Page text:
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The Queue by Basma Abdel Aziz

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I don’t know what it says about me, how I am fascinated by dystopian novels. I will gladly take the double-punch of Kafka and Huxley with Max Barry’s Lexicon as a chaser, and come away from it as the sad sack one would expect.

Personal quirks/flaws/demons aside, Basma Abdel Aziz’s take on the genre sounded different enough to interest me when I first heard of it. Aziz is a female Egypitan writer and psychiatrist, and The Queue serves as allegory of life after the Arab Spring, as well as a view of feminism in a country where the movement never flourished.

Yet you don’t have to be highfalutin and read this for political and social cocktail party discussions: The Queue is a tense, entertaining, and smart story, with a pinch of sci-fi and mystery, and slam-dunked by a mind-bending ending. More about both in a bit.

The story follows a large gallery of characters, centered around Yehya, a man who was shot during a protest against the government. If he was a protester or a bystander is a central part of the mystery, and the government would, of course, never harm its citizens. Nor would its citizens ever need to protest against it, and what actually happened gets spun any which way through the story. It’s all very Big Brother.

As «no-one» was shot, Yehya is not allowed to get the surgery he requires, unless he gets a stamp from The Gate, a governmental organization residing behind…surprise, surprise… a gate. It was closed after what was dubbed The Disgraceful Event, and thus people queue up in front of it, waiting to get stamps and permits they require to do pretty much anything.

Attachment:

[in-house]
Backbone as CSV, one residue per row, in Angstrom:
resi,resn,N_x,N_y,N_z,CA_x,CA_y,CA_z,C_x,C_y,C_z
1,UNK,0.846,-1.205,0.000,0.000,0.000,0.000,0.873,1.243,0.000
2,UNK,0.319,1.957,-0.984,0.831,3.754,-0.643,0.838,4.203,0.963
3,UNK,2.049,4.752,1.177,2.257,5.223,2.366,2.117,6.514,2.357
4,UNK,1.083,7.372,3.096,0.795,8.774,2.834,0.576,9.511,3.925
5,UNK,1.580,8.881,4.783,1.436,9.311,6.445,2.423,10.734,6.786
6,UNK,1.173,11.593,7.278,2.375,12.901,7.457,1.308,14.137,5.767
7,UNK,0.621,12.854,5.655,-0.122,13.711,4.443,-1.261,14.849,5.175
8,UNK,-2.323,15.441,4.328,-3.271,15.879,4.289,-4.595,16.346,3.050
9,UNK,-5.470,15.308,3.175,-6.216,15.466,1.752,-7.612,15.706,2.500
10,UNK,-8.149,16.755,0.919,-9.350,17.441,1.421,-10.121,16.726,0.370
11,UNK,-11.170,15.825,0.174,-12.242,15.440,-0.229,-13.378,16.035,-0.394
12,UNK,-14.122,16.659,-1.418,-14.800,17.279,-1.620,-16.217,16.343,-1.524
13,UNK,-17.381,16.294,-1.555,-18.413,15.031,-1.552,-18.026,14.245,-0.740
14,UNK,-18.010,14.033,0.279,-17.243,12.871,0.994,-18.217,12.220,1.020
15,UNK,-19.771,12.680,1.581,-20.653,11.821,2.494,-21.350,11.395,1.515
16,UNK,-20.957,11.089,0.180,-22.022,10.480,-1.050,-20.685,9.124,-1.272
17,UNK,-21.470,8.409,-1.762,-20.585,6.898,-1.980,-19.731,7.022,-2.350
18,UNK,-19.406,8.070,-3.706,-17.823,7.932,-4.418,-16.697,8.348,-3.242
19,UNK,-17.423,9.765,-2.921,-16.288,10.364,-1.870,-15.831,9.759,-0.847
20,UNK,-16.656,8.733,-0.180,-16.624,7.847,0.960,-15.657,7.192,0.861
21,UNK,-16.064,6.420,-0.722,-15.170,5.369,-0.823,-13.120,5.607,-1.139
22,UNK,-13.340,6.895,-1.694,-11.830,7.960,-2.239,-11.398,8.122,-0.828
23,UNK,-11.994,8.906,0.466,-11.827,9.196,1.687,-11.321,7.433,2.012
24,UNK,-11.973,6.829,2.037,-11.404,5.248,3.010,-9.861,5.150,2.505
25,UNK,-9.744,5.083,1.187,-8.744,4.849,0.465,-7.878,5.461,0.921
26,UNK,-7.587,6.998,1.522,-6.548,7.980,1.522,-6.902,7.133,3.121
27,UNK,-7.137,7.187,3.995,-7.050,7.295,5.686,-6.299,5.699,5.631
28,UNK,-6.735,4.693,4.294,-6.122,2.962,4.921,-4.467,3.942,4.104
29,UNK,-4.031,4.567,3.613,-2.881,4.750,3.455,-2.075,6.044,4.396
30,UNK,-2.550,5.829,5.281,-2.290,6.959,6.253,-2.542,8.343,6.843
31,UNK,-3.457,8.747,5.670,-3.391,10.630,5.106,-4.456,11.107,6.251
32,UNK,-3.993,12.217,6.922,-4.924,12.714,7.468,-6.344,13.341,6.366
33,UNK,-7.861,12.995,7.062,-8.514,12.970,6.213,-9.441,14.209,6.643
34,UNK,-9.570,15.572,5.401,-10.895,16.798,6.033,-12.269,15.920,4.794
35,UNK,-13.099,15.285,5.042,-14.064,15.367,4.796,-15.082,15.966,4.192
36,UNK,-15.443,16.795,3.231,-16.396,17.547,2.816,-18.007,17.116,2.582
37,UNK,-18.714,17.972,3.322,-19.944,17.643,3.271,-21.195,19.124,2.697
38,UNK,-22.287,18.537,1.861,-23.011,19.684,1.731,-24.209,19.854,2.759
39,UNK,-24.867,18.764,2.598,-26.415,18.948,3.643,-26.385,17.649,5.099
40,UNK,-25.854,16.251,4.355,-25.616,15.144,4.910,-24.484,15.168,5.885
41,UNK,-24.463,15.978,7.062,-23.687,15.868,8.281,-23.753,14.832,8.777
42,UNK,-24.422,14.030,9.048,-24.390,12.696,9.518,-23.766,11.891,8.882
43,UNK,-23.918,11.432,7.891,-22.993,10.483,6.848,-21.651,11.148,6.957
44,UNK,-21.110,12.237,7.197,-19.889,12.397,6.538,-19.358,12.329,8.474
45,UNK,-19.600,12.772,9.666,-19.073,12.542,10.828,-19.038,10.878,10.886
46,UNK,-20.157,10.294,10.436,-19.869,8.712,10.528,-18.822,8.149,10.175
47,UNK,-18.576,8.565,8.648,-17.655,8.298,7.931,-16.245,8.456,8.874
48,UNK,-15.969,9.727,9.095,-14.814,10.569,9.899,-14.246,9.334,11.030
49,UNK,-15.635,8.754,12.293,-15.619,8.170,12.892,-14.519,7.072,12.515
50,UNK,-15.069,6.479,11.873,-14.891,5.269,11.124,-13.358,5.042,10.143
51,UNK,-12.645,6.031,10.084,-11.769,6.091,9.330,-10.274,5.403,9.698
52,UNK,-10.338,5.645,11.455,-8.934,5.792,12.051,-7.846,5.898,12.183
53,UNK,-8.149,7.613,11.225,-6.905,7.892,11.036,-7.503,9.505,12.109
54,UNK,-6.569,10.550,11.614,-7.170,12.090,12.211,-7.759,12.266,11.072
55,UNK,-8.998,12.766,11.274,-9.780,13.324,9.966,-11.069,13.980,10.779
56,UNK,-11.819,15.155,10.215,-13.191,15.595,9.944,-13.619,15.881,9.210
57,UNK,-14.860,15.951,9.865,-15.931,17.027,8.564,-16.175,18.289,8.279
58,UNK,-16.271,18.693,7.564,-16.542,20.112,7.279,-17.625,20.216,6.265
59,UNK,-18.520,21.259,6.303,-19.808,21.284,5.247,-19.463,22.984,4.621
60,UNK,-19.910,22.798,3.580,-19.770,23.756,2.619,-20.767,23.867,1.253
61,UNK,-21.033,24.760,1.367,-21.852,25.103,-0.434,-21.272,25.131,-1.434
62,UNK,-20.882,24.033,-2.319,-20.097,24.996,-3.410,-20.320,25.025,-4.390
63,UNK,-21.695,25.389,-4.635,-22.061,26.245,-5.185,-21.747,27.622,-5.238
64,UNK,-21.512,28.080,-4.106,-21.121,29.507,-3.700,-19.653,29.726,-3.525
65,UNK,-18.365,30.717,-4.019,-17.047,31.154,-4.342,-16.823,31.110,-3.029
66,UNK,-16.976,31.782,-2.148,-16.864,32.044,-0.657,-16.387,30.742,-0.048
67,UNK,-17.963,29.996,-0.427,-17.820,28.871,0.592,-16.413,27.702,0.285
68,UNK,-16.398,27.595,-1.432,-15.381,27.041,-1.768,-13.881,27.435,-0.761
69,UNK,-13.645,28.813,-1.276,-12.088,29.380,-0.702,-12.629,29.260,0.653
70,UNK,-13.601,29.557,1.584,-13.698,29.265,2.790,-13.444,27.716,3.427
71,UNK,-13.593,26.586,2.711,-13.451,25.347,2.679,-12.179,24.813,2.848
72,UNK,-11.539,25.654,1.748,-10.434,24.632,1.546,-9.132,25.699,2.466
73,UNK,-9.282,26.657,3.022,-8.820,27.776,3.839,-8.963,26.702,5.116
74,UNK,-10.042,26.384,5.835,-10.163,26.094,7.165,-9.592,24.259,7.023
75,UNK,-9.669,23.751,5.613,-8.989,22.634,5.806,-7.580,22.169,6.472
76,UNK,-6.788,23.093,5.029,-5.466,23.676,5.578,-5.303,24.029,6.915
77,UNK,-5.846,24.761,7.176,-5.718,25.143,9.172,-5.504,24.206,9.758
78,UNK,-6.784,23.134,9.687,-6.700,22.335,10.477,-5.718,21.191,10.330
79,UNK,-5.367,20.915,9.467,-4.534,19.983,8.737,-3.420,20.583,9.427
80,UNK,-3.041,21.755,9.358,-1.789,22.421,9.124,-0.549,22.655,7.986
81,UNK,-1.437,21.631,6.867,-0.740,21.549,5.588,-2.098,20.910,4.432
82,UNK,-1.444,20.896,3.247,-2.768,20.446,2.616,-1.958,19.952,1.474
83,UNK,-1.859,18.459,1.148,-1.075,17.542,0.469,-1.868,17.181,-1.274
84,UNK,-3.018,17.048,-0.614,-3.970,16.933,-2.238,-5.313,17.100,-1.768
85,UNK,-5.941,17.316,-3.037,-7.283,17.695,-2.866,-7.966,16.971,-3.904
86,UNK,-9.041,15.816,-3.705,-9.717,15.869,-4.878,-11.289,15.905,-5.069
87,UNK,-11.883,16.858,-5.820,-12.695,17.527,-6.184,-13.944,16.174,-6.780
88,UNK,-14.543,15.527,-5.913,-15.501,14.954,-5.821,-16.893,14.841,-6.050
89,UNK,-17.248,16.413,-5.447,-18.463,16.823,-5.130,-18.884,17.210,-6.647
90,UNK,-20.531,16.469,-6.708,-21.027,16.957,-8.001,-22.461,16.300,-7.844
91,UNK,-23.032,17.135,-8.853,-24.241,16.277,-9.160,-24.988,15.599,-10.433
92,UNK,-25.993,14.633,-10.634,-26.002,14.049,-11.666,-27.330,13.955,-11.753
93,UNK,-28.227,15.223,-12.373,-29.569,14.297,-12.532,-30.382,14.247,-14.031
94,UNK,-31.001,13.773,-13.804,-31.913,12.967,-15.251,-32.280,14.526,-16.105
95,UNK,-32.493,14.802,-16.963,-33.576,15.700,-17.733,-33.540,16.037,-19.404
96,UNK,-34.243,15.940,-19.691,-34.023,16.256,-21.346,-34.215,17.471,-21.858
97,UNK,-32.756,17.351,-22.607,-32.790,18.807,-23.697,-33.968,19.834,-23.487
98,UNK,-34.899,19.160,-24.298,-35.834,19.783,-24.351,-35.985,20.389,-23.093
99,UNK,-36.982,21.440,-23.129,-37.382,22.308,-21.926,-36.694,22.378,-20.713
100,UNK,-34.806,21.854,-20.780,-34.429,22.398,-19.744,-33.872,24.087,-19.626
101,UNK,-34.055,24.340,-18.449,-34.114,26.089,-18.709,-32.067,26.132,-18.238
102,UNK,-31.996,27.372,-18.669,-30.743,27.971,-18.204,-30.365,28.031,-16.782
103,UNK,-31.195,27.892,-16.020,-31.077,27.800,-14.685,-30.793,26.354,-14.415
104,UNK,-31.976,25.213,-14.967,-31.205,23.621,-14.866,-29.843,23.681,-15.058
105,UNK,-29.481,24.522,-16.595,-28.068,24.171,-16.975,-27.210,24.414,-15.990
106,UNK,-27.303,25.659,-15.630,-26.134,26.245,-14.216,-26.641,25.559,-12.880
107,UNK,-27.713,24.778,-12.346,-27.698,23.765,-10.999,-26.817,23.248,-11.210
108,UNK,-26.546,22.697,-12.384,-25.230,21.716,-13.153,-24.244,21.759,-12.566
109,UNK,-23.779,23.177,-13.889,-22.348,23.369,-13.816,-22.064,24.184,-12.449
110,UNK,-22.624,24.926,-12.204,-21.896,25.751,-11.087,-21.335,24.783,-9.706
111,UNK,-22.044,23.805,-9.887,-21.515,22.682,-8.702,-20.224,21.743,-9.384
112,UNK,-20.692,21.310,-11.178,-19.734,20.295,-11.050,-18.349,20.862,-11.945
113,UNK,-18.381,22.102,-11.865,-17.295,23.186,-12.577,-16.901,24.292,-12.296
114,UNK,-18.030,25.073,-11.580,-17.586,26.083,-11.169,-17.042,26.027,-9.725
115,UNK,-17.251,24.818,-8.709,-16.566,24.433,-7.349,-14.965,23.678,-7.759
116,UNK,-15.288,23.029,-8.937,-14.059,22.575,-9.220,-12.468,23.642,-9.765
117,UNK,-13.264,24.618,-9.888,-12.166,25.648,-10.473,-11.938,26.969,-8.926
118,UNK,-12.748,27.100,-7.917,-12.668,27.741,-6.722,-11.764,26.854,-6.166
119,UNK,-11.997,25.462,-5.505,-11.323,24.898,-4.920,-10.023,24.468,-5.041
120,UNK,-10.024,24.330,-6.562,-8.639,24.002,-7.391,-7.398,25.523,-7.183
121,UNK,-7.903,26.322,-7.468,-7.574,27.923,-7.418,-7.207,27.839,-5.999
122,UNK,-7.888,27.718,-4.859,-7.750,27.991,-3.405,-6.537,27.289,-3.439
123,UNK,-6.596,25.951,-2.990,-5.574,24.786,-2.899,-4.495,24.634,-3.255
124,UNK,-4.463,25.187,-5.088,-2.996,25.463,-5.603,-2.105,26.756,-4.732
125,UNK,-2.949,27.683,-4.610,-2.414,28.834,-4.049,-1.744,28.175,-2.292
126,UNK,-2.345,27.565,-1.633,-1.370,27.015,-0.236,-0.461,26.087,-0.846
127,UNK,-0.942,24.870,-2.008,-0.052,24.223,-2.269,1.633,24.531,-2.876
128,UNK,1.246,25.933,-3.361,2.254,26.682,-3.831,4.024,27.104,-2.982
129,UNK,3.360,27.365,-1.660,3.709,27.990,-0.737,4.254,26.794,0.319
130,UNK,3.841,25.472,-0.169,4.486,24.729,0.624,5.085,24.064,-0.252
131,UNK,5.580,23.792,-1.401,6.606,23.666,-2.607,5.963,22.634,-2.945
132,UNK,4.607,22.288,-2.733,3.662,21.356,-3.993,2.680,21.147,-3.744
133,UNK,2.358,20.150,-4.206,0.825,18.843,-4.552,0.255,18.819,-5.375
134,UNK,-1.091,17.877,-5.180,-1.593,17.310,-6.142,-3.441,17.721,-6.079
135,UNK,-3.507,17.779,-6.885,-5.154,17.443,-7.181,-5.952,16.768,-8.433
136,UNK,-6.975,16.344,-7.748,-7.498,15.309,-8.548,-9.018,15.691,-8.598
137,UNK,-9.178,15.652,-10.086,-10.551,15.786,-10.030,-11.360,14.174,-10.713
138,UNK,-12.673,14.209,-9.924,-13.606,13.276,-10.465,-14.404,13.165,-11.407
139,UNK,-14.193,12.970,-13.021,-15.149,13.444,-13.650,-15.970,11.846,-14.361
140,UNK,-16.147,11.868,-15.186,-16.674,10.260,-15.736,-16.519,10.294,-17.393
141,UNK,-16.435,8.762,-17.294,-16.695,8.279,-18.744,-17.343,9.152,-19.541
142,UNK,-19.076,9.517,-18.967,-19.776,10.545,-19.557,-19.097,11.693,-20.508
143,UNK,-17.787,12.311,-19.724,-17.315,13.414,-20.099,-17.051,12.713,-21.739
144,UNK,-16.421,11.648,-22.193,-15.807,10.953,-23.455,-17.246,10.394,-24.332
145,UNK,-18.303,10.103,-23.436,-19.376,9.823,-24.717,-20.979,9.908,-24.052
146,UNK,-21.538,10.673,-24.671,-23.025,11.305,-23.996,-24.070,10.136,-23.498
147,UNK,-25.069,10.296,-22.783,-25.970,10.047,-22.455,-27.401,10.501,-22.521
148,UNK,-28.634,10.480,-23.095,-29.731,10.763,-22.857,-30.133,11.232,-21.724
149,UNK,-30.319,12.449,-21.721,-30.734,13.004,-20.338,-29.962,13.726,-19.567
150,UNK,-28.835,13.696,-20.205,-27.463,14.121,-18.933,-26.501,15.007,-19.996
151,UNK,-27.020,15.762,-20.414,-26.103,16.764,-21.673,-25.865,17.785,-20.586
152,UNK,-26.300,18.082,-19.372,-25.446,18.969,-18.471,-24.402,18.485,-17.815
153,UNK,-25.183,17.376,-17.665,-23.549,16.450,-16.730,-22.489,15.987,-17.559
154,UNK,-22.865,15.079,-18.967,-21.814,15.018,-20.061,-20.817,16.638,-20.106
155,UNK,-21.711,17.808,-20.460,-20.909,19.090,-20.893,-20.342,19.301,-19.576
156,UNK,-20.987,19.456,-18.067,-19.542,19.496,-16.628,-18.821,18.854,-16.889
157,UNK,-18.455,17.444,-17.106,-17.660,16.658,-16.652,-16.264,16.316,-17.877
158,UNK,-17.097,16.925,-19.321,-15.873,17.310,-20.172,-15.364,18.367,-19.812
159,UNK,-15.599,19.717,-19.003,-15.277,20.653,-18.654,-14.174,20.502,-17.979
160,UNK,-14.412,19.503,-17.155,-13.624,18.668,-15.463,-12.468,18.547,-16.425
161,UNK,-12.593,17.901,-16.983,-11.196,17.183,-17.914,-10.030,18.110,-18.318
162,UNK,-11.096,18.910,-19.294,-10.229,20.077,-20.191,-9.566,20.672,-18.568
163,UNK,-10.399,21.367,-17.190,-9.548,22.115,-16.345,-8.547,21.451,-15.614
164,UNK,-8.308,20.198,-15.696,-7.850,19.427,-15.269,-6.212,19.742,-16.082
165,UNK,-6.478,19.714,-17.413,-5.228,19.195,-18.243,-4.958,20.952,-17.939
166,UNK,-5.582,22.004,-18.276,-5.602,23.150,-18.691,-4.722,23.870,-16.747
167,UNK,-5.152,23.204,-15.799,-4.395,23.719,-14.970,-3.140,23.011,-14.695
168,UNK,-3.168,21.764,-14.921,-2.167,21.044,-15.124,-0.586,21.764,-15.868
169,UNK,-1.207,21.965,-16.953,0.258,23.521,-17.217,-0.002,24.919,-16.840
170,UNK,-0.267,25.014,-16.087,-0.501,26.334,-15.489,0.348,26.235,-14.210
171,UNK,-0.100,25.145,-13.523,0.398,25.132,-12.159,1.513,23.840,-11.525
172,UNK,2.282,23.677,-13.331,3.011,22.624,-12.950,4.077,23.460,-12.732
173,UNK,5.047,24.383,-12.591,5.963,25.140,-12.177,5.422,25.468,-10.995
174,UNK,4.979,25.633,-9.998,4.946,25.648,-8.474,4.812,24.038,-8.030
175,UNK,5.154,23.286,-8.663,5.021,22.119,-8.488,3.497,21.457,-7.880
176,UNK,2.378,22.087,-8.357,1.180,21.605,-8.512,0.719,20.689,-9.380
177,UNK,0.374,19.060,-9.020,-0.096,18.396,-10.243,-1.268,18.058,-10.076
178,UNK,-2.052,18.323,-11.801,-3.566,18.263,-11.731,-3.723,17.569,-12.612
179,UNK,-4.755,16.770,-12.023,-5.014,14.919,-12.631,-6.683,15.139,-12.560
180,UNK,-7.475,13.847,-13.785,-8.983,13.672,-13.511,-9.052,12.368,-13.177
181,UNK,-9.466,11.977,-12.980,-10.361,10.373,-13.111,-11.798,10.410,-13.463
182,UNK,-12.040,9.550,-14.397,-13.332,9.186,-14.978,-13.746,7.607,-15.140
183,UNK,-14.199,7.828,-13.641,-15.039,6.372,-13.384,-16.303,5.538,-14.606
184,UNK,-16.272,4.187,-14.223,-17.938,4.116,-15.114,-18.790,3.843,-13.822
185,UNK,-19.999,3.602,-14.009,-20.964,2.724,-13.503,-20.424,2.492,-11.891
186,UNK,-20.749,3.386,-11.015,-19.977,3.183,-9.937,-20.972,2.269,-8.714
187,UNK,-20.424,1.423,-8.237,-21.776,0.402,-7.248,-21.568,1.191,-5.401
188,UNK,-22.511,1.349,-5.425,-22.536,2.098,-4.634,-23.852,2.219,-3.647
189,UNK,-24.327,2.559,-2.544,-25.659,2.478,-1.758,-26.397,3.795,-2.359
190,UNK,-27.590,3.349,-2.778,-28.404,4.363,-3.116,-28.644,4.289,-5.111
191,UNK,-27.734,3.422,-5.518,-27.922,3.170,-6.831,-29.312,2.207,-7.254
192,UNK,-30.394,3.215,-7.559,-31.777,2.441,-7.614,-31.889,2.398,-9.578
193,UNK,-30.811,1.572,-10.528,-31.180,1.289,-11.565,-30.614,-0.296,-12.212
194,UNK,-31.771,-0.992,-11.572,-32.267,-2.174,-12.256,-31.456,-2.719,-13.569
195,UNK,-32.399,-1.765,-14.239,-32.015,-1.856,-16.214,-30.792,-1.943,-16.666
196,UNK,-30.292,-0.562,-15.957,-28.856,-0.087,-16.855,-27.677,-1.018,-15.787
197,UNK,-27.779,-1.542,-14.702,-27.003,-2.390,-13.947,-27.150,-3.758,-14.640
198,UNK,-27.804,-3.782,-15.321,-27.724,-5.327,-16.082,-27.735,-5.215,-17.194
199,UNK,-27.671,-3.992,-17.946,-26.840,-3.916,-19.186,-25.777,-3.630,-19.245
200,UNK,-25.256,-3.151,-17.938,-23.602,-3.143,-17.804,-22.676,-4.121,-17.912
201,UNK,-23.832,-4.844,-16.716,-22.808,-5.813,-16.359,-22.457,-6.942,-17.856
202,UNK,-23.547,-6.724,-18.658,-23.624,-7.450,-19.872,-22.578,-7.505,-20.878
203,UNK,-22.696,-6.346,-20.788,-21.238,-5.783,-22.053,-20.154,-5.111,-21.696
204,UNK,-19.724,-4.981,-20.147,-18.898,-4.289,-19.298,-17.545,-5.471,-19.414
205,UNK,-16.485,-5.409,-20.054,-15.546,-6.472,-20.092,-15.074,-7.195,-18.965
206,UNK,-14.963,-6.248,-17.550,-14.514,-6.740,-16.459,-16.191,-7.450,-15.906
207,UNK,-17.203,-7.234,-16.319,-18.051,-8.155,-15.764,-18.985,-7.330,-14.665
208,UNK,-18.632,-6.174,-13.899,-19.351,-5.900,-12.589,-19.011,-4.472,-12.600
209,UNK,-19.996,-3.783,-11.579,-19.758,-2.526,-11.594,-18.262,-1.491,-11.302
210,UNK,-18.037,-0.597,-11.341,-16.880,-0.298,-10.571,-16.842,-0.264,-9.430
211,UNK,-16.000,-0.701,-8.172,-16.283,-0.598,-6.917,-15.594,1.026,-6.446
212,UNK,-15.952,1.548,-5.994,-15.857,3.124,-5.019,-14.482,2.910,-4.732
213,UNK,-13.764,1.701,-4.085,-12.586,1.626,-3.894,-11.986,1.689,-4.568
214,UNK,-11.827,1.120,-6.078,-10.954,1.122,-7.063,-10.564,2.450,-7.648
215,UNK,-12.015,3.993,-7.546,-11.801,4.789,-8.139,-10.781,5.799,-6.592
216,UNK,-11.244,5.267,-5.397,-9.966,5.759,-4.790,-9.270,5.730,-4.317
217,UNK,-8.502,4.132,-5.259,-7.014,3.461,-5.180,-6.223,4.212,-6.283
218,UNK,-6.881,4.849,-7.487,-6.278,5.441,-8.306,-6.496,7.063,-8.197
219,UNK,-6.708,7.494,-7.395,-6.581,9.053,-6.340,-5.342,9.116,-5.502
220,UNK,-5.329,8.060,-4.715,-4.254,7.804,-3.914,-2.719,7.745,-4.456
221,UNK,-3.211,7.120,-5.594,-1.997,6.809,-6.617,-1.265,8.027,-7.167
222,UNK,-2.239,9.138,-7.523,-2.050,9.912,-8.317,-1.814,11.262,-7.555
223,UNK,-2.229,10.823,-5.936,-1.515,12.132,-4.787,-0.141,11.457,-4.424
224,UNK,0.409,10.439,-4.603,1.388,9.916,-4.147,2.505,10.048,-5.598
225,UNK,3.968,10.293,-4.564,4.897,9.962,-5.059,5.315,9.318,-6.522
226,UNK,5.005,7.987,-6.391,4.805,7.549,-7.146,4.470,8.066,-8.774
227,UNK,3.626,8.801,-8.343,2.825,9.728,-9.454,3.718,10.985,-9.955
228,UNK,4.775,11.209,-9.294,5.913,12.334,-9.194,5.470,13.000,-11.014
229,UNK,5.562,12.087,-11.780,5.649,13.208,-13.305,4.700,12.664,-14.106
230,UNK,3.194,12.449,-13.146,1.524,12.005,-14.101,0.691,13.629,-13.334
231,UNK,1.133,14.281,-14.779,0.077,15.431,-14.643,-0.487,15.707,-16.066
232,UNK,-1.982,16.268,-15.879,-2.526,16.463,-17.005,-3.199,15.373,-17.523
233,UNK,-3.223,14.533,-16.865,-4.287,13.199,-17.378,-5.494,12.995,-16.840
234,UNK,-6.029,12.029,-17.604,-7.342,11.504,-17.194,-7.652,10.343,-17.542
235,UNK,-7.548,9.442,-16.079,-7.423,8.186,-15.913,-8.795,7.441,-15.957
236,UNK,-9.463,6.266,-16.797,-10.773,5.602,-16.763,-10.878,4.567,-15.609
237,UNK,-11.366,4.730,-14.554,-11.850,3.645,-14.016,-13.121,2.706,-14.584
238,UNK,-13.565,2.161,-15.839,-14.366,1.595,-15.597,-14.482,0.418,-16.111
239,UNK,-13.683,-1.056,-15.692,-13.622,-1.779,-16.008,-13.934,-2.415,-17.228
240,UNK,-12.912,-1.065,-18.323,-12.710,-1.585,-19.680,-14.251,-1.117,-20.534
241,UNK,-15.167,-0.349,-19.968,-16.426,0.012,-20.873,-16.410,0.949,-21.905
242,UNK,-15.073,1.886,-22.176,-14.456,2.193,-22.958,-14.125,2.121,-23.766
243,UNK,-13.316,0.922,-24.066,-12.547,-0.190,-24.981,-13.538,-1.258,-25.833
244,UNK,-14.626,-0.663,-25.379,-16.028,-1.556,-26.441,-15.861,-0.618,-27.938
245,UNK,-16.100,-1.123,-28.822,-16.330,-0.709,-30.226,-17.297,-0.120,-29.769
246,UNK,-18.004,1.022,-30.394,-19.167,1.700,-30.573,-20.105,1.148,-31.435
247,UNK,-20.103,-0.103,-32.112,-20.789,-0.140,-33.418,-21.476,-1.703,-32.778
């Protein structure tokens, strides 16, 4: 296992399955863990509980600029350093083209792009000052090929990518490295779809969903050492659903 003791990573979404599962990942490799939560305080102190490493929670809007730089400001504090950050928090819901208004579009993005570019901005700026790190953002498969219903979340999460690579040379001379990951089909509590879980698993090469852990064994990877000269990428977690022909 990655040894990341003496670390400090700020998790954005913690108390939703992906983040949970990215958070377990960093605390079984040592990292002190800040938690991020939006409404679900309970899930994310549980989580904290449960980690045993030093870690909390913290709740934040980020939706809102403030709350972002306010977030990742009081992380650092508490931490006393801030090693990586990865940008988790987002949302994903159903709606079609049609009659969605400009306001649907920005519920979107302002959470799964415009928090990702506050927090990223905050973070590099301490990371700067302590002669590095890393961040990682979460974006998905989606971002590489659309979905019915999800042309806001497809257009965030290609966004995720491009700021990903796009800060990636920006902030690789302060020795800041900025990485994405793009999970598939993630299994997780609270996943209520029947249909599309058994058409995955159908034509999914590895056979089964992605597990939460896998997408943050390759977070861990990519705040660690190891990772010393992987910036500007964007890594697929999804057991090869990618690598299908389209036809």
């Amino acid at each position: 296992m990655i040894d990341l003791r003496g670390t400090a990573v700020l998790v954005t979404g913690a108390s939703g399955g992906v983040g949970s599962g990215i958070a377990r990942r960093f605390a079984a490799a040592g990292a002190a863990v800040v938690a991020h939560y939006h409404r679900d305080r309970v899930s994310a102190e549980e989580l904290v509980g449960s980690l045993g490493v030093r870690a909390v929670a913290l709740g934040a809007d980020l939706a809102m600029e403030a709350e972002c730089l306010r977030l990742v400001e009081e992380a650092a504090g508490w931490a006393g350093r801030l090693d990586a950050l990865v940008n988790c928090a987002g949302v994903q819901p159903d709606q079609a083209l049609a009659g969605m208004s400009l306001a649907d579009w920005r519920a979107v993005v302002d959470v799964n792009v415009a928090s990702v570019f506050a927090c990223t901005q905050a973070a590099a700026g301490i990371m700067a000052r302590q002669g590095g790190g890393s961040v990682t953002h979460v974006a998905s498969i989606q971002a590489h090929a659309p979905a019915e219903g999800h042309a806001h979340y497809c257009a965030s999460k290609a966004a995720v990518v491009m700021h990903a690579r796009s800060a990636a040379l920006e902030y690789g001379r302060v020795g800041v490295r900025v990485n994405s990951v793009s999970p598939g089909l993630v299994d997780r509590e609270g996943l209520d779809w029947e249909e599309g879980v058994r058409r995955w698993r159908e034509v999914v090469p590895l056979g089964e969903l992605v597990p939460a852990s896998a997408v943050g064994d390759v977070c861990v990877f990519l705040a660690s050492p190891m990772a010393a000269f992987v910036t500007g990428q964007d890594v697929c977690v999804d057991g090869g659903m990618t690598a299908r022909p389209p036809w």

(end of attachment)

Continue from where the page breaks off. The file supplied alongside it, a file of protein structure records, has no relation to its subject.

Needless to say the queue gets very long, very soon, and with The Gate not opening… Things get grim, and a society forms around it.

There are twists and turns, and toward the last third, the story turns eerie. Yehya’s girlfriend gets caught in a situation that ends up in a scene that truly is disturbing, and by the time the (abrupt) end comes, you will question who is who, who did what, what is what, and so on and so forth.

Initially, I found the ending to be too abrupt, but seeing I have been thinking about it for more than a week and many theories have formed in my mind, I’d say Aziz nailed it pretty well.

There is a lot more to The Gate than straightforward dystopia, too, and what happened to Yehya’s girlfriend steps firmly in sci-fi territory. What is The Gate? What technologies does it sit on? How can it affect its citizens?

I love this book. It’s one of the very few I will re-read if only to understand what actually happened to whom. Reading a dystopian story from another culture—and, atypically, by a female—is interesting in itself, but that would be neither here nor there if it wasn’t well written. The Queue is very well written—and, from what I can gather, translated by Elisabeth Jaquette—and incredibly entertaining. You won’t feel as :D about it if you’re not too into infuriating endings—and I don’t blame you if you’re not—but it might still be worth checking out. If nothing else, you’ll likely appreciate the journey.

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